Electrical Safety First responds to the Working Group on Recalls and Product Safety's report
Commenting on the just-released report by the Government’s Working Group on Recalls and Product Safety, Phil Buckle, Chief Executive of Electrical Safety First, said:
“We are pleased to see this report finally published, and that it incorporates a number of recommendations which we consider essential to improve recall rates, enhance consumer safety and ensure sustainable business.
“With the limited success of recalls and the fact that domestic electrical fires are increasing – most notably illustrated by the Grenfell Tower tragedy – it is essential that the product safety system be enhanced and improved.
“But it will need political will to ensure that the report’s recommendations are put into practice and to provide the support required for effective enforcement of product safety. Given the fact that there have been 109 recalls of electrical products since July 2015, it is clear that product safety is an issue that can no longer be ignored.
“Whilst this is a great start, we now want to see Government drive this forward quickly, with consumer safety at the forefront of their mind.”
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- The full report by the Working Group can be found at: https://www.gov.uk/government/publications/report-to-margot-james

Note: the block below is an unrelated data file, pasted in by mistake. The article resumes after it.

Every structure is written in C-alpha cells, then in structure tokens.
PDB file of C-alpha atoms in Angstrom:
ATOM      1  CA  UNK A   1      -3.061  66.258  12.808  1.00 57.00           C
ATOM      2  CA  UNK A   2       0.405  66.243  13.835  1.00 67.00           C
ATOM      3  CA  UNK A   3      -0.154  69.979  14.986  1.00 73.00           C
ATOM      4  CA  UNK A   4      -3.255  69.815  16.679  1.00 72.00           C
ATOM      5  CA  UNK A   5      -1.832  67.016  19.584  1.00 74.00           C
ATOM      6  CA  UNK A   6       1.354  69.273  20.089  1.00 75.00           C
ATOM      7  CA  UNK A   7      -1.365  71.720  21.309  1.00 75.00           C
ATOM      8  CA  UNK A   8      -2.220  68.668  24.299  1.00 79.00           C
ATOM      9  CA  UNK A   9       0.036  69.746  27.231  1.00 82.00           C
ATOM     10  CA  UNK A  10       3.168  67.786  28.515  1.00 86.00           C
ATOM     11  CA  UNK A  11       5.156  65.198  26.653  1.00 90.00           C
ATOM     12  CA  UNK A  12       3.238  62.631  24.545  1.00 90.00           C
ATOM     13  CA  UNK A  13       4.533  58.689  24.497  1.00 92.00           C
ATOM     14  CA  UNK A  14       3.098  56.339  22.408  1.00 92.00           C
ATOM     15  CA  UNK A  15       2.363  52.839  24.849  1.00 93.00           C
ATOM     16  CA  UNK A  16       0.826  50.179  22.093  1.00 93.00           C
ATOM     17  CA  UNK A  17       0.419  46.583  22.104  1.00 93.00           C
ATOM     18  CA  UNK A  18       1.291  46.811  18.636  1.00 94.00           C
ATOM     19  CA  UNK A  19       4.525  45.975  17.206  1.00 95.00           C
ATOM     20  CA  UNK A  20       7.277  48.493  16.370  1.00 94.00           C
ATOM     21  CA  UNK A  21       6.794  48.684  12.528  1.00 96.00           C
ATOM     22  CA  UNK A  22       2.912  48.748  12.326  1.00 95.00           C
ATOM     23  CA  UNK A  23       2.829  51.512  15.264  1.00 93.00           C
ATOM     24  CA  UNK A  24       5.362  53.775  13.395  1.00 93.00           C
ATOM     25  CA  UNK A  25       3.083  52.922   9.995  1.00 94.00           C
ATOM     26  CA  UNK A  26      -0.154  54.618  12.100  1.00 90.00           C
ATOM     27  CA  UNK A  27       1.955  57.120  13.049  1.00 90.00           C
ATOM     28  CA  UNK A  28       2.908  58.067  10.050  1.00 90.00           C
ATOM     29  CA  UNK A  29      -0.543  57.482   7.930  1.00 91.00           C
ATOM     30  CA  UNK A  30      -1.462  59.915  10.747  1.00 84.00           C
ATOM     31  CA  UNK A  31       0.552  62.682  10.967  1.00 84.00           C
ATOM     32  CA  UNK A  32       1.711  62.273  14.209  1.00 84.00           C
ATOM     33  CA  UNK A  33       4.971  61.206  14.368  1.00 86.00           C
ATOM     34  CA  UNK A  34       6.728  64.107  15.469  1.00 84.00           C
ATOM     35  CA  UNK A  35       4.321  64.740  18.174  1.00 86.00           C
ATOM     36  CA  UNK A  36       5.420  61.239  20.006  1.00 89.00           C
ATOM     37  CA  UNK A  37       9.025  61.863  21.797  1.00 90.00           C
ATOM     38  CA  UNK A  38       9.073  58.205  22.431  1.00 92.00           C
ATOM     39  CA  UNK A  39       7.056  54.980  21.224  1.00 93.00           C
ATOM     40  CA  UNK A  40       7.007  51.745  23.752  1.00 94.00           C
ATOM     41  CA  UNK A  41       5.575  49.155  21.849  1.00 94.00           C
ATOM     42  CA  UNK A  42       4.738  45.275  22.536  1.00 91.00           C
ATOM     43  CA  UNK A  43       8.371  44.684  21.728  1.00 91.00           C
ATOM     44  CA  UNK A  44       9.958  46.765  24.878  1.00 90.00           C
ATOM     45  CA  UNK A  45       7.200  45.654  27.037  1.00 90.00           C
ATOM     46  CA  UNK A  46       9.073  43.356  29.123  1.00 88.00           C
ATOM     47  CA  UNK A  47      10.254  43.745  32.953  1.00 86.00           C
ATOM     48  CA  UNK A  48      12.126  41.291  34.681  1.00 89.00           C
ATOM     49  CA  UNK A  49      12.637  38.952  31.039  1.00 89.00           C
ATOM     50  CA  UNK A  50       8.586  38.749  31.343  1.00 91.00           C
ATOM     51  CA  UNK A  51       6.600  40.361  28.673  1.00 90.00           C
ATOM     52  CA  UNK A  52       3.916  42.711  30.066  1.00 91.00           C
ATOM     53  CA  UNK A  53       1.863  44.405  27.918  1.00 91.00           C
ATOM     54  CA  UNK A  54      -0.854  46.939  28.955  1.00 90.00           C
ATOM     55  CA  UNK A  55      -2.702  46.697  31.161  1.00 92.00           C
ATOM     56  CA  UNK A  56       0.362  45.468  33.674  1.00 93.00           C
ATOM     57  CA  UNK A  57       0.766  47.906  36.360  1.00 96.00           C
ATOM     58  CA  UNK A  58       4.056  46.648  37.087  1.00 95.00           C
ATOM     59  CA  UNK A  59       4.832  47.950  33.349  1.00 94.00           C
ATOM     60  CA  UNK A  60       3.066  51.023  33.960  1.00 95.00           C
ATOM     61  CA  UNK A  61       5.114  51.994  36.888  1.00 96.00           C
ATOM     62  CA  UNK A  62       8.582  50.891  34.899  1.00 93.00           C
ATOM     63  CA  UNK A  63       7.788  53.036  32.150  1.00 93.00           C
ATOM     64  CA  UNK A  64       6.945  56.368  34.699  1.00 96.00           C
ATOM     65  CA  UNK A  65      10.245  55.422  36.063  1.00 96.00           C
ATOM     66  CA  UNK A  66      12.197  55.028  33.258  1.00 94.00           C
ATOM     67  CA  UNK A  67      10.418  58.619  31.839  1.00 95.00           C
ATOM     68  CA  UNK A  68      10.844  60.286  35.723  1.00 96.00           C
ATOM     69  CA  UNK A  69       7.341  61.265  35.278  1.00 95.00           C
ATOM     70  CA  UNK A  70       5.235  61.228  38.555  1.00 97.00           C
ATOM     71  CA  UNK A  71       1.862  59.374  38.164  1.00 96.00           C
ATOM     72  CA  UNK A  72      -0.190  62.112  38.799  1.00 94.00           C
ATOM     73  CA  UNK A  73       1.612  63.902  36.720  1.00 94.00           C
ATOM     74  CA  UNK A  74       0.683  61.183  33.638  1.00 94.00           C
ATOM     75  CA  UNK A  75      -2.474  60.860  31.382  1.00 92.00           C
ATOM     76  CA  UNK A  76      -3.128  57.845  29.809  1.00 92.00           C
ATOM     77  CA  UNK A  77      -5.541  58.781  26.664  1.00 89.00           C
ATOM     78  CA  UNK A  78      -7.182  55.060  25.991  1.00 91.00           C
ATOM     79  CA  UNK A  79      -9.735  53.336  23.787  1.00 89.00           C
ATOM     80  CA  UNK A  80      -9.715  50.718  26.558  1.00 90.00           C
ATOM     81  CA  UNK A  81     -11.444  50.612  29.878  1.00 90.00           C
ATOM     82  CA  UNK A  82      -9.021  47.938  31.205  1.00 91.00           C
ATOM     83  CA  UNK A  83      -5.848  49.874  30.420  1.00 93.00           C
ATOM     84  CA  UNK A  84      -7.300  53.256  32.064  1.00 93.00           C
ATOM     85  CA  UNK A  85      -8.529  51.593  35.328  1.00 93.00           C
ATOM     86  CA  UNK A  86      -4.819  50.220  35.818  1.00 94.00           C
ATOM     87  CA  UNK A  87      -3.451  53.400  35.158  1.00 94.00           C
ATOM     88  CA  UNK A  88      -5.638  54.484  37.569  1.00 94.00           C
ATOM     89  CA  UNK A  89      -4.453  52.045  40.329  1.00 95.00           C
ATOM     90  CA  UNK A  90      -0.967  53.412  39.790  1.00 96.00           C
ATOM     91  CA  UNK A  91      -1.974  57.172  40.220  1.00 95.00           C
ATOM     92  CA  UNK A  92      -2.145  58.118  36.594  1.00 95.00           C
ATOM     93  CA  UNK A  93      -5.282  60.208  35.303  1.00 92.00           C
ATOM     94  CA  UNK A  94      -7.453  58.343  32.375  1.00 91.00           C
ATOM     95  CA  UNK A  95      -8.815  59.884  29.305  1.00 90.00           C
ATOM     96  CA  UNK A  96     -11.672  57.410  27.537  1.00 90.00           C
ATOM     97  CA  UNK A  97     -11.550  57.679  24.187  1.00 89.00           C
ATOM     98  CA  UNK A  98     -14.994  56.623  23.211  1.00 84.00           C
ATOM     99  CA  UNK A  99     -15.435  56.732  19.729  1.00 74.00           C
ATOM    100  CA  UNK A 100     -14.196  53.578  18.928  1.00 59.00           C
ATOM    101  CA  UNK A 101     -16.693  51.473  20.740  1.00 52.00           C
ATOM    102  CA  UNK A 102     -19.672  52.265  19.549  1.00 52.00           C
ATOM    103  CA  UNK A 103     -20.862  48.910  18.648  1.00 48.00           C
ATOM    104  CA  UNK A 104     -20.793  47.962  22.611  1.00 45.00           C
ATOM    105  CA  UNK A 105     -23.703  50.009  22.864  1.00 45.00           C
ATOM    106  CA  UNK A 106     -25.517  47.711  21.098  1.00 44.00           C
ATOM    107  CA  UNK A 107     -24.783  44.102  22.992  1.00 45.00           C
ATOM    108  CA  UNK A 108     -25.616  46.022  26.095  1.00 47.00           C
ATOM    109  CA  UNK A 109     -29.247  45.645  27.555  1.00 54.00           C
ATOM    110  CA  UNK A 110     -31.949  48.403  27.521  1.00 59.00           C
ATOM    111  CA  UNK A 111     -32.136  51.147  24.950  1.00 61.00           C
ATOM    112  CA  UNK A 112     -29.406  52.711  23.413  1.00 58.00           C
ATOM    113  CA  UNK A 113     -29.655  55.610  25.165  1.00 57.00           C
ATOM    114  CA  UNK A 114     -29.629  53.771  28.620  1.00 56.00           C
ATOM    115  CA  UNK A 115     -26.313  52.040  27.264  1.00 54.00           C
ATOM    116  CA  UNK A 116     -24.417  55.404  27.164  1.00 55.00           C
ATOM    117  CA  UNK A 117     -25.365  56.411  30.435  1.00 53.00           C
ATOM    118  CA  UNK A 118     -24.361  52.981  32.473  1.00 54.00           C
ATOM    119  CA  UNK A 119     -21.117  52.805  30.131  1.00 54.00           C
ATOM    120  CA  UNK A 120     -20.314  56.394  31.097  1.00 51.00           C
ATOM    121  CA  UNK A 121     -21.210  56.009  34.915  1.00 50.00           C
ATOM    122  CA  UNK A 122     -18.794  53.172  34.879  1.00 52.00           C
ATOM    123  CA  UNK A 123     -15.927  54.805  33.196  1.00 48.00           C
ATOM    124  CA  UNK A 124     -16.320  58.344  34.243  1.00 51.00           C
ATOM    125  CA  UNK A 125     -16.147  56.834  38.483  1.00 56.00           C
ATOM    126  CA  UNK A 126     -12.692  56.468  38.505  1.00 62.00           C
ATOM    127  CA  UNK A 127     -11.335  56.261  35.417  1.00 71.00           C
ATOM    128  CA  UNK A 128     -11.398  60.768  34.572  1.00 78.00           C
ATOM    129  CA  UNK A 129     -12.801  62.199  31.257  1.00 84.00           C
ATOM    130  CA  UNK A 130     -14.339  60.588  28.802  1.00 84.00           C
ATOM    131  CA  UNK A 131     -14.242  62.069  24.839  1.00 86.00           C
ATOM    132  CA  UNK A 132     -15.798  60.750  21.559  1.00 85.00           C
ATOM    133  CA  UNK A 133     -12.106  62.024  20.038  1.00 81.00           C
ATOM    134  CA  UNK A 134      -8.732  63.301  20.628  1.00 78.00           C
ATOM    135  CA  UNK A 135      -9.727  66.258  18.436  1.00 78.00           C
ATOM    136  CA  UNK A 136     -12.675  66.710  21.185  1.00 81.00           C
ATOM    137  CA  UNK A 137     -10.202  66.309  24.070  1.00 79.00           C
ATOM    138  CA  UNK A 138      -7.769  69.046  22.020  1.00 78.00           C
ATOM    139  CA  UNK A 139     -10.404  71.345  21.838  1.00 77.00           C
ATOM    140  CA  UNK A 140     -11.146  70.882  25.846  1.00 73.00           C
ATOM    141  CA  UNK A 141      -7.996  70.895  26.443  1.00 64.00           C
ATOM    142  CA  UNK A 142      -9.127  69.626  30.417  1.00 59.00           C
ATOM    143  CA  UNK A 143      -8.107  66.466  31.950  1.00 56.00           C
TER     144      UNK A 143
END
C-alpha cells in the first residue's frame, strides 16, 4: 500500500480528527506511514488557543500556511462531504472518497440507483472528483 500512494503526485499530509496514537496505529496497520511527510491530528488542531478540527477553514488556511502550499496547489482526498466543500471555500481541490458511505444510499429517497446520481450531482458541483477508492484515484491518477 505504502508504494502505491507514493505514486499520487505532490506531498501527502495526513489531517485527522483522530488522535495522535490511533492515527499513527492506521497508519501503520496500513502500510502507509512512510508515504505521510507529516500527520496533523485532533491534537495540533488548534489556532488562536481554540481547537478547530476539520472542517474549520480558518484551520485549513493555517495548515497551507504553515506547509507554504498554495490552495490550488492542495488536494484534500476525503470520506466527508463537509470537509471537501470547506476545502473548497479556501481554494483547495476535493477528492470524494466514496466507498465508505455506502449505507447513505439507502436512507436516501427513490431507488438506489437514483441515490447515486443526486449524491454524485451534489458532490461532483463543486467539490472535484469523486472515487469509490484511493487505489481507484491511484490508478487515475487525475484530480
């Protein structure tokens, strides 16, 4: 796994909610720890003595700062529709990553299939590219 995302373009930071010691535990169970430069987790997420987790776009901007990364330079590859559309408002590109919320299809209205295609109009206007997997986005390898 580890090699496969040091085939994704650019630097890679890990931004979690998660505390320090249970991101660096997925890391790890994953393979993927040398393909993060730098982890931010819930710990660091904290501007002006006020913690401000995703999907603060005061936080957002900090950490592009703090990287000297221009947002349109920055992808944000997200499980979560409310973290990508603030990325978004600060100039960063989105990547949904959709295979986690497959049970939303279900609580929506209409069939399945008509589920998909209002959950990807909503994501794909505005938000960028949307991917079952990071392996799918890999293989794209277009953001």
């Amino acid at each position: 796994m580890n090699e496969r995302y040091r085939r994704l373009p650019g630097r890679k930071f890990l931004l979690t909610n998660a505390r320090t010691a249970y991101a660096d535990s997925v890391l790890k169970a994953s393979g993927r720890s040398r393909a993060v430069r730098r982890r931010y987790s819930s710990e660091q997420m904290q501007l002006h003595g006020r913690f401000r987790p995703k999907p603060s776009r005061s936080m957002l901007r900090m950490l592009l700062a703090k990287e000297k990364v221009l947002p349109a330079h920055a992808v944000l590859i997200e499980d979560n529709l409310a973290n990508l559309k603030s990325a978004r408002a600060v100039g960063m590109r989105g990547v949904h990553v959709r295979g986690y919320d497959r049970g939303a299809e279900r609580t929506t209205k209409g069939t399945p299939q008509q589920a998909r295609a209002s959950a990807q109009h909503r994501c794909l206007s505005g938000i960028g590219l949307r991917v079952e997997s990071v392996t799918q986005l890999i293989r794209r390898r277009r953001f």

- Electrical Safety First has been raising awareness of the safety issues presented by dangerous recalled electrical goods, millions of which still exist in UK homes, since 2013.
- The report’s call for the development of a single portal for consumer information on recalls is currently being addressed via the Government’s recently launched website - productrecall.campaign.gov.uk. Electrical Safety First has also established a microsite to help consumers with white goods safety – i.e. fridge freezers, dishwashers etc. – which can be found at www.whitegoodsafety.com.
- Other recommendations in the report include establishing a Code of Practice for recalls (which is already in development) to a centralised resource for business. This would coordinate the often complex technical issues arising from 21st century manufacturing processes, support the gathering and sharing of key data and allow for greater coordination of product recalls and enforcement – similar to the ‘hub’ developed by the Food Standards Agency. The report also calls for research into consumer behaviour, particularly around the misuse of products and the lack of appetite for registering products.